Note:    The following checklist has been published by the U.S. Department of Labor ("DOL") as a general guide to ERISA compliance for retirement plans.  It is not intended to be comprehensive but does outline the areas of major compliance concern to the DOL.

Compliance with the Employee Retirement Income Security Act (ERISA) begins with knowing the rules.  Plan administrators and other plan officials can use this checklist as a quick diagnostic tool for assessing a plan’s compliance with certain important ERISA rules; it is not a complete description of all ERISA’s rules and it is not a substitute or a comprehensive compliance review.  Use of this checklist is voluntary, and it should not be filed with your Form 5500.

If you answer "No" to any of the questions below, you should review your plan’s operations because you may not be in full compliance with ERISA’s requirements.

1.         Have you provided plan participants with a summary plan description, summaries of any material modifications of the plan, and annual summary financial reports?

2.         Do you maintain copies of plan documents at the principal office of the plan administrator for examination by participants and beneficiaries?

3.         Do you respond to written participant inquiries for copies of plan documents and information within 30 days?

4.         Does your plan include written procedures for making benefit claims and appealing denied claims, and are you complying with those procedures?

5.         Is your plan covered by a fidelity bond against losses due to fraud or dishonesty?

6.         Are the plan’s investments diversified so as to minimize the risk of large losses?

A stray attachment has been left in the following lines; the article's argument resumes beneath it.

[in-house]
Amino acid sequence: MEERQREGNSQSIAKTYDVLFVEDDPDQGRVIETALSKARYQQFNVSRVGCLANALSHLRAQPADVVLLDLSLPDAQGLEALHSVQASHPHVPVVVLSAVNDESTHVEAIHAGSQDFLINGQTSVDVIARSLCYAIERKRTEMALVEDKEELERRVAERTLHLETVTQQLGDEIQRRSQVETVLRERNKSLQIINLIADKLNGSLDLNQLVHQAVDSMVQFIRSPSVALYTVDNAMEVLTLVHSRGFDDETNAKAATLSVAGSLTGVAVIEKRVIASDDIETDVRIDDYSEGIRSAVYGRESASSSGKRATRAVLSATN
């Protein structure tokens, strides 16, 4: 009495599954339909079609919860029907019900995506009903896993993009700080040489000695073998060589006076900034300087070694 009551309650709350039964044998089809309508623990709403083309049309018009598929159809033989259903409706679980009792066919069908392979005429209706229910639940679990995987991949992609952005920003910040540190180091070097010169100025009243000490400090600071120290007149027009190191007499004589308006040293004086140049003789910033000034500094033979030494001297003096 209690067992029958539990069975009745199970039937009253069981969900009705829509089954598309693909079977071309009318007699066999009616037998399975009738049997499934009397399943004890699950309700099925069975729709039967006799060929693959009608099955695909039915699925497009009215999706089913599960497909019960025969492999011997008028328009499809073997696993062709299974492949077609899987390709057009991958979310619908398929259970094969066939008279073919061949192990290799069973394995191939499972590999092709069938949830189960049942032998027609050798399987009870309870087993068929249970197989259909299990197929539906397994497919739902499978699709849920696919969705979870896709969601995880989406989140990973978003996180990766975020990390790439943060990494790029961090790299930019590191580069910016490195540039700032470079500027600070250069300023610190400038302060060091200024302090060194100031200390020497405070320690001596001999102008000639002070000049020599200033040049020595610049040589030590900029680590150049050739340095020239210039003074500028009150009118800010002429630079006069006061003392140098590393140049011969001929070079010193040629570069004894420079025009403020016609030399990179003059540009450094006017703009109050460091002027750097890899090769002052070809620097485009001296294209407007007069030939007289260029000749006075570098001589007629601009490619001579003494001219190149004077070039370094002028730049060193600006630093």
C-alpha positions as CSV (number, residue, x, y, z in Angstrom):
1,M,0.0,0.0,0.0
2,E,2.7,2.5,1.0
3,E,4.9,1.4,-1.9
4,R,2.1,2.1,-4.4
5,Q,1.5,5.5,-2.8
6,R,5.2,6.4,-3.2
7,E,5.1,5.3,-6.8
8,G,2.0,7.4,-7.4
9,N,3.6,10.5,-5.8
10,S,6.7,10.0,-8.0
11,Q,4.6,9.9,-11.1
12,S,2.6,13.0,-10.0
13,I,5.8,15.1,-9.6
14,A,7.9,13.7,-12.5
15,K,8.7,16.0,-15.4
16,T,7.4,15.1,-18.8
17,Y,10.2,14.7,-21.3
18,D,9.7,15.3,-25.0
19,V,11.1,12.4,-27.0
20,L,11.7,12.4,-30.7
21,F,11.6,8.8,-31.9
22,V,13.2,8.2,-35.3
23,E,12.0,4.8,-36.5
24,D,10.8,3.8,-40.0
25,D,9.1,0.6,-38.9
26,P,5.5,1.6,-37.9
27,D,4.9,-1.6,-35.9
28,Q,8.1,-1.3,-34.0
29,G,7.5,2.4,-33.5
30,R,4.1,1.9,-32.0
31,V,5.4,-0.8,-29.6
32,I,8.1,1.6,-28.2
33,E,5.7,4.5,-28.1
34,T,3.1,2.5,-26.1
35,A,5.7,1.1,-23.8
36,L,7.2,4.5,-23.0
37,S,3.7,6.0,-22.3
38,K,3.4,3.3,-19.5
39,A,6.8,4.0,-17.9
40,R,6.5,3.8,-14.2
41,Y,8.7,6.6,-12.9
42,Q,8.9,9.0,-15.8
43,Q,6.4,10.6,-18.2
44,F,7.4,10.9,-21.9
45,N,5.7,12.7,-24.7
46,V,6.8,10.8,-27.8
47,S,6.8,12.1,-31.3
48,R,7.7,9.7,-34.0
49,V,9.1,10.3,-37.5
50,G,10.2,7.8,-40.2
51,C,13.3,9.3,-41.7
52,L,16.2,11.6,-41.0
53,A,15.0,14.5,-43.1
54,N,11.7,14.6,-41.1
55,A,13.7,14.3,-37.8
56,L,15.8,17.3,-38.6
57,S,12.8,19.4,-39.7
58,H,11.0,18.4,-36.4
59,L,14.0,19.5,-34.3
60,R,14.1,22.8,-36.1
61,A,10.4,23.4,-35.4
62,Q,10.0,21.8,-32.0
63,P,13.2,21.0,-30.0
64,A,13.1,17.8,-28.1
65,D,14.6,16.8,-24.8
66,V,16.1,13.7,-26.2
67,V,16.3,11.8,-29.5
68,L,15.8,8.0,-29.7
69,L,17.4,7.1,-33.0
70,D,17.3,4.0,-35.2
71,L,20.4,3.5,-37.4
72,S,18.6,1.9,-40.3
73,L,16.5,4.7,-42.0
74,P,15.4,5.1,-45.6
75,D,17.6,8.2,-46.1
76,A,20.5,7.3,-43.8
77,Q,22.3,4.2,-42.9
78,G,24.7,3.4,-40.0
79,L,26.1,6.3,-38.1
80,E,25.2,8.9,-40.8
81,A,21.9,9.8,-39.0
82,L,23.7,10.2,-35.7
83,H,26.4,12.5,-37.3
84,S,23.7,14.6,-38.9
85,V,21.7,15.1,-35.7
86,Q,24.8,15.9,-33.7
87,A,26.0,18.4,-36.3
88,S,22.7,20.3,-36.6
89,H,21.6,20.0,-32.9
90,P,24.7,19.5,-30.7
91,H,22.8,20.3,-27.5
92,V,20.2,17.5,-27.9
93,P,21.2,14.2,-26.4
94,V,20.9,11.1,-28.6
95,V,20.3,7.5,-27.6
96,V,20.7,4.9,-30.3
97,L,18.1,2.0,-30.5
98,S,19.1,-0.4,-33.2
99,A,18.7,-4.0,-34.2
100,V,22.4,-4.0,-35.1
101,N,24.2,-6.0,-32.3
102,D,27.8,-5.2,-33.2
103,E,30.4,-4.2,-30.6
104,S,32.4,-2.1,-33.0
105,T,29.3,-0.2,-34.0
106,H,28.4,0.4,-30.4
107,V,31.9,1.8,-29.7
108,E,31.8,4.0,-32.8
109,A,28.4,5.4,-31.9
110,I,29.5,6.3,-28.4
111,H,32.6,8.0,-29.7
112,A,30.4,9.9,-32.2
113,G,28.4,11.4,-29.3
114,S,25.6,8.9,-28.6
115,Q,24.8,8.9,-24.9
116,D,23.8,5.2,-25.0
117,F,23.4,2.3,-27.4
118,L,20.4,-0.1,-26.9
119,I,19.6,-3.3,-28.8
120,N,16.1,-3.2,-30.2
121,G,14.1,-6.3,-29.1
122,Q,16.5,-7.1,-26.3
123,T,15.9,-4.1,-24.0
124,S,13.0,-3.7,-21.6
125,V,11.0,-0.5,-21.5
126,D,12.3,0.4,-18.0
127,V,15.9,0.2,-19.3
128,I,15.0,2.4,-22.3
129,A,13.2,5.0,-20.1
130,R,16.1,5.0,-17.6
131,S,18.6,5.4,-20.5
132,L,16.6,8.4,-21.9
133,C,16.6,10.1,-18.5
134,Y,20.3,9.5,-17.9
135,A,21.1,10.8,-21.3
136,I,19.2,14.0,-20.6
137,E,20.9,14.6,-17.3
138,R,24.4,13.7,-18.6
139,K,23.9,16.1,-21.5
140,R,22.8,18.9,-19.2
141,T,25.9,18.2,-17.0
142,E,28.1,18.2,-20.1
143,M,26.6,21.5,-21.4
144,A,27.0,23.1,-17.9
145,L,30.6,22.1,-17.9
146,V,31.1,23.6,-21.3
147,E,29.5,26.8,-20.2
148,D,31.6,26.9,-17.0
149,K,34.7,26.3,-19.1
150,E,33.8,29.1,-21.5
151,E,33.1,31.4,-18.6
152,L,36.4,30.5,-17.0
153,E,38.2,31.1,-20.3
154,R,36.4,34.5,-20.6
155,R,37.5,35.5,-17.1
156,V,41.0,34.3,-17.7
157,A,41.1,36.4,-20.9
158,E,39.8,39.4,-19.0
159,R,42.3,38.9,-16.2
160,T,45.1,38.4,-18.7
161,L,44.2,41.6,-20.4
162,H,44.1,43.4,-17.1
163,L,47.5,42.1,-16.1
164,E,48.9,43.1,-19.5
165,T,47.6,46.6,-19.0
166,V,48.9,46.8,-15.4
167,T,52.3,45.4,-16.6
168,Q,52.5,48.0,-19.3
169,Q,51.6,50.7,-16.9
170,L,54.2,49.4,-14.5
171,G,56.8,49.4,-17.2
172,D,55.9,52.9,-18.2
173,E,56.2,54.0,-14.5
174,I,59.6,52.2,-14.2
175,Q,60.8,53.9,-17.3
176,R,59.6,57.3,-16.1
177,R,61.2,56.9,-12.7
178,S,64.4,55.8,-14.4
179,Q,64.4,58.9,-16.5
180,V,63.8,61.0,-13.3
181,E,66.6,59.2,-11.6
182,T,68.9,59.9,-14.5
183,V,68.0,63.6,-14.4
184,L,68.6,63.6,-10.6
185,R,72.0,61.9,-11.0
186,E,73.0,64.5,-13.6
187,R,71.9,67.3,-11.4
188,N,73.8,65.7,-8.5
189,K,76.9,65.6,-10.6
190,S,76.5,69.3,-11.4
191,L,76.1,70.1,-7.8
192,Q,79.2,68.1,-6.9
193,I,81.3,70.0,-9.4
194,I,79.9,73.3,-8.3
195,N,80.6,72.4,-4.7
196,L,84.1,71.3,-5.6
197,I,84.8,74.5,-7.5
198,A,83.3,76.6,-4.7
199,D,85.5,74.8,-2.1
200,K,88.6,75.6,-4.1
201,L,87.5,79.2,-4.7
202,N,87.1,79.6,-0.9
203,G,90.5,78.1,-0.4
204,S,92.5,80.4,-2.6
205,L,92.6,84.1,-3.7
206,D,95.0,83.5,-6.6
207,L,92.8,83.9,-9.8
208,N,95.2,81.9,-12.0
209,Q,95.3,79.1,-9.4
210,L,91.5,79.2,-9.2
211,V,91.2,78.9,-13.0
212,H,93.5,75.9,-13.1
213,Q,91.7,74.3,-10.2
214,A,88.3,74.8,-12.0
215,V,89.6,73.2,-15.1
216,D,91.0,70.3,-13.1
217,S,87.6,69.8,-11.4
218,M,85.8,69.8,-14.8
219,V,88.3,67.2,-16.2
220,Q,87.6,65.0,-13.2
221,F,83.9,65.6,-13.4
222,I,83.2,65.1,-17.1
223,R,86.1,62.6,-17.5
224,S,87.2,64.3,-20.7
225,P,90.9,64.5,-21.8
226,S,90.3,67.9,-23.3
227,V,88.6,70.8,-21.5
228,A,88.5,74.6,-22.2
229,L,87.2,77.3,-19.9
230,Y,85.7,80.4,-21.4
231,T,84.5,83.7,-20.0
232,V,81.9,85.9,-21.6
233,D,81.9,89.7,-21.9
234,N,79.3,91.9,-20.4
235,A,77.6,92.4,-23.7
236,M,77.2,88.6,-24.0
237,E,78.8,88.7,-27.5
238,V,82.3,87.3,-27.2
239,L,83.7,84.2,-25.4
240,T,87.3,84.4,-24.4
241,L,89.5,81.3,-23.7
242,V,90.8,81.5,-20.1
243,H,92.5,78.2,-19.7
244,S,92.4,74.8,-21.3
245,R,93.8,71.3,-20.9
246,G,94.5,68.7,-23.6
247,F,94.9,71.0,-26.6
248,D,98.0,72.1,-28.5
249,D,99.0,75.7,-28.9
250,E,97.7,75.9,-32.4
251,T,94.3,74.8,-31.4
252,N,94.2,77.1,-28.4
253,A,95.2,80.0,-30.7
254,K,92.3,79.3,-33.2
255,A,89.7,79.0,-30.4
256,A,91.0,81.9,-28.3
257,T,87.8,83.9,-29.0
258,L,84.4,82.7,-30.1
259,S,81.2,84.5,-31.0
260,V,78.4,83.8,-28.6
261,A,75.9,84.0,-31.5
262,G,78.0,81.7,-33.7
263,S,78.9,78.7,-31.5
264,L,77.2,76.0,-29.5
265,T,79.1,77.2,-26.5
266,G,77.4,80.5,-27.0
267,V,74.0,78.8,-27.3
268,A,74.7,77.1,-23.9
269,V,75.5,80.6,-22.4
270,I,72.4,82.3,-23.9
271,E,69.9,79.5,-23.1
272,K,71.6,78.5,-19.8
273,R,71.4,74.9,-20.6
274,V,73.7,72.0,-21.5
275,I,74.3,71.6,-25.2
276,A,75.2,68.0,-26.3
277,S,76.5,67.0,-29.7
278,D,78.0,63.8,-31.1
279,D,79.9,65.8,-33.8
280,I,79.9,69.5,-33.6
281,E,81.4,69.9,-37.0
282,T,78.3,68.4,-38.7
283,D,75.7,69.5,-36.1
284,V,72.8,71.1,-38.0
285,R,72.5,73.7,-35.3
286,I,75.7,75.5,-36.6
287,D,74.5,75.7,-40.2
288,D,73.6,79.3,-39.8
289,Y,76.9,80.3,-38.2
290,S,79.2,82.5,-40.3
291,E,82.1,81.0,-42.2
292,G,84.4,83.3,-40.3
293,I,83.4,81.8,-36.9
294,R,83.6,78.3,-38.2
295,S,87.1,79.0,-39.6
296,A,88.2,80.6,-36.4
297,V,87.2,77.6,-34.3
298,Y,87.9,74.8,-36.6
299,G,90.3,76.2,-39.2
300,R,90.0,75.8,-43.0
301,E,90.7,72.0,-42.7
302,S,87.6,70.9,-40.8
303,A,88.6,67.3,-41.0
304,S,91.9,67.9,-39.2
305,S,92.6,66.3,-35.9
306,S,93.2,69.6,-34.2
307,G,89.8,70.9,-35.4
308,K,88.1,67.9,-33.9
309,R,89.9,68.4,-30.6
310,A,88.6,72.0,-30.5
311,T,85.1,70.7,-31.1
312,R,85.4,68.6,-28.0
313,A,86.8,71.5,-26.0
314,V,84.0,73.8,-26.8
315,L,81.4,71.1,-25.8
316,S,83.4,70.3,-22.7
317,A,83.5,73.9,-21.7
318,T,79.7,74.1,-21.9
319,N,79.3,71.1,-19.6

7.         If the plan permits participants to select the investments in their plan accounts, has the plan provided them with enough information to make informed decisions?

8.         Has a plan official determined that the investments are prudent and solely in the interest of the plan’s participants and beneficiaries, and evaluated the risks associated with plan investments before making the investments?

9.         Did the employer or other plan sponsor send participant contributions to the plan on a timely basis?

10.       Did the plan pay participant benefits on time and in the correct amounts?

If you answer "Yes" to any of the questions below, you should review your plan’s operations because you may not be in full compliance with ERISA’s requirements.

1.         Has the plan engaged in any financial transactions with persons related to the plan or any plan official, for example, has the plan made a loan to or participated in an investment with the employer?

2.         Has the plan official used the assets of the plan for his/her own interest?

3.         Have plan assets been used to pay expenses that were not authorized in the plan document, were not necessary to the proper administration of the plan, or were more than reasonable in amount?

If you need help answering these questions or want additional guidance about ERISA requirements, a plan official should contact the U.S. Department of Labor Pension and Welfare Benefits Administration office in your region or consult with the plan’s legal counsel or professional employee benefit advisor.

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